The night before opening, Chuy's held a benefit preview with proceeds going to the W.O. Smith School (which provides music instruction to children from low-income families for the nominal cost of 50¢ per lesson). I was lucky enough to attend and saw many local luminaries also enjoying the opportunity to kick the tires and enjoy Chuy's brand of Tex-Mex cuisine. While the restaurant was crowded, service was fairly smooth for their first night of live bullets.
The exterior of the restaurant is delightfully garish with bright colors and neon signs drawing you in to the corner building. There is a small parking lot behind Chuy's, and valet parking will be available for both lunch and dinner, so don't be too frightened of Midtown traffic. An outdoor patio runs along Broadway and looks across the bar through garage doors at the barflies who aren't fans of fresh air.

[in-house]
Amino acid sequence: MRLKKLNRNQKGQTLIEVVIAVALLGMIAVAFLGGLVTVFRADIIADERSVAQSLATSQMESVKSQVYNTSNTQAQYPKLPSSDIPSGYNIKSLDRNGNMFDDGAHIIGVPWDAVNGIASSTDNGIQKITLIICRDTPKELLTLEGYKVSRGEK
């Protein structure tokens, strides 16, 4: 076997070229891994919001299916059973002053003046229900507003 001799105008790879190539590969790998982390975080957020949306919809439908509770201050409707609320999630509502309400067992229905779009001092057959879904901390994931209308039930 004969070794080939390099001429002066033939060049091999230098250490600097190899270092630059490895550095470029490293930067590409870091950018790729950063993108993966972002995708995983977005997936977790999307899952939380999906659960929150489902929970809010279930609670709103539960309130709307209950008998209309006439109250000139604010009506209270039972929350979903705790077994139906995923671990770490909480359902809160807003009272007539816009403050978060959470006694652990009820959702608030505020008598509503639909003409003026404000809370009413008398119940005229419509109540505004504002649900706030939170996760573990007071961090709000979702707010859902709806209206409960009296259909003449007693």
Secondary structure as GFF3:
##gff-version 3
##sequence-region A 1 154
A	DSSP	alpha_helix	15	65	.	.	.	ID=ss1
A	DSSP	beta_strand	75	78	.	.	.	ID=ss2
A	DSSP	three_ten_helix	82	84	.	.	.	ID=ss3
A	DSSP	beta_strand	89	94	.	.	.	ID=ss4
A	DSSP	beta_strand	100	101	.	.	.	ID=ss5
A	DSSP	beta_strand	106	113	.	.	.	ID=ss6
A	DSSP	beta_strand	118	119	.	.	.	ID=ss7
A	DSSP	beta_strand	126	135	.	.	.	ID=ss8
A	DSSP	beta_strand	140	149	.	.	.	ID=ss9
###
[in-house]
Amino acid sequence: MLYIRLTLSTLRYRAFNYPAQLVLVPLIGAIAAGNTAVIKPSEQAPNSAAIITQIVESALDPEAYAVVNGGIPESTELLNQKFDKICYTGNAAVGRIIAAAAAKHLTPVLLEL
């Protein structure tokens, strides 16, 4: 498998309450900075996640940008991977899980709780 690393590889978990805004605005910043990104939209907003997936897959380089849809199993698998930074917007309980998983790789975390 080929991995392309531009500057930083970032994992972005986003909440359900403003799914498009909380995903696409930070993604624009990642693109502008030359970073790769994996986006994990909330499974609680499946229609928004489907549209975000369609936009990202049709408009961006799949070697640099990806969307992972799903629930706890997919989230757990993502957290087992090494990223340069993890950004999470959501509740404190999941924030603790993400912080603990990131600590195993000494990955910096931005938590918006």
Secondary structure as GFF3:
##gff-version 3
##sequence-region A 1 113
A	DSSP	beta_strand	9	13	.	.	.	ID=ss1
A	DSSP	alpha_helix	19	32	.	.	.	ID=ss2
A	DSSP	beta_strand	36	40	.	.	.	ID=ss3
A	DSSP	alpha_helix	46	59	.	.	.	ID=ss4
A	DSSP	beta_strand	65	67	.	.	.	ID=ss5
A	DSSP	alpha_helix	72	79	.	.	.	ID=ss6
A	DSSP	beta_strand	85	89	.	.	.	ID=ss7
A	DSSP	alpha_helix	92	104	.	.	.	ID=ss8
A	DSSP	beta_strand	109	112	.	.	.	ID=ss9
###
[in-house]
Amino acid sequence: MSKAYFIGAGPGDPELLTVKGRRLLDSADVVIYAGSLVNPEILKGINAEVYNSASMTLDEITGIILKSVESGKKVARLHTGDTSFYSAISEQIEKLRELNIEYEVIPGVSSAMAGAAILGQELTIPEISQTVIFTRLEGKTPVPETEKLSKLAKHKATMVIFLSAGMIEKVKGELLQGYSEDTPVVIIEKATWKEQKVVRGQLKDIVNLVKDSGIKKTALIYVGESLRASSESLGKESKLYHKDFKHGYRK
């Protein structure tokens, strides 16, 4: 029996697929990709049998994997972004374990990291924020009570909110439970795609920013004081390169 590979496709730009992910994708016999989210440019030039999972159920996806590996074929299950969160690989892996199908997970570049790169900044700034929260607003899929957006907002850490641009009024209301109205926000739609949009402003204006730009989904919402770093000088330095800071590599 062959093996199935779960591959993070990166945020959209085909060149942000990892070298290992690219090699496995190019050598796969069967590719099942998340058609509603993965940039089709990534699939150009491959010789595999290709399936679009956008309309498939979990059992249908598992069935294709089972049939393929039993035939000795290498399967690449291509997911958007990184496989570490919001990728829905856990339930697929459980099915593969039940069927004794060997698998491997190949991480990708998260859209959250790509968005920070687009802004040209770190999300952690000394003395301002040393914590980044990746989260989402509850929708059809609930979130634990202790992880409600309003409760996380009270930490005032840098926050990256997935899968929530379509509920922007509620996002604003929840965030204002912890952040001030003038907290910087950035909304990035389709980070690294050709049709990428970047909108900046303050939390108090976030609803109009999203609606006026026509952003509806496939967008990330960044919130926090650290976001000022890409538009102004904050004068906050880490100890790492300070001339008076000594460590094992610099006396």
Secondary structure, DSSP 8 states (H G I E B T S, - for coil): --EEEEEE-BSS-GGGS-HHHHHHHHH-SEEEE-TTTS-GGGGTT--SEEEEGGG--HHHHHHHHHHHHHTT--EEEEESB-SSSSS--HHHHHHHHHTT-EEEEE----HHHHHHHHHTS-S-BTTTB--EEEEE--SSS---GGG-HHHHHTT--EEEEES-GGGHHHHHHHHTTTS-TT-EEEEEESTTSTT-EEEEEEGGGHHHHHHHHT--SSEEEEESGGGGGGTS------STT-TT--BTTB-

The entrance vestibule is the site of their Elvis shrine and the rest of the decor is equally gaudy. Metal palm trees divide up the main dining area and the ceiling of one room is completely covered with bright chrome hubcaps. There is definitely a festive feeling to the entire scene.
The menu features Chuy's special brand of border food, with hand-rolled tortillas, fresh salsa and a liberal use of New Mexico's Hatch green chiles. Nicki and Dana were kind enough to let me try some of their creamy jalapeño sauce which had a delightful zing of peppers in a garlicky ranch dressing base. None of the dishes at my table featured this sauce, but it's definitely worth asking for on the side of whatever you order.
Prices are reasonable with most entrees in the $7-10 range and combination platters available for a few dollars more. (Cue Sergio Leone music.) Expect big crowds at least during the first few months that the new location is open as Midtown residents and ex-pats from the Republic of Texas descend on the joint to try it out or remind themselves of their home state.
The staff seemed ready for the assault and well-trained, so hopefully they'll be able to keep up an acceptable level of service. If it does slow down, just remember that the Texas Martinis come served in a mini cocktail shaker so you can refill your own glass while you wait. That should at least make it a little more tolerable.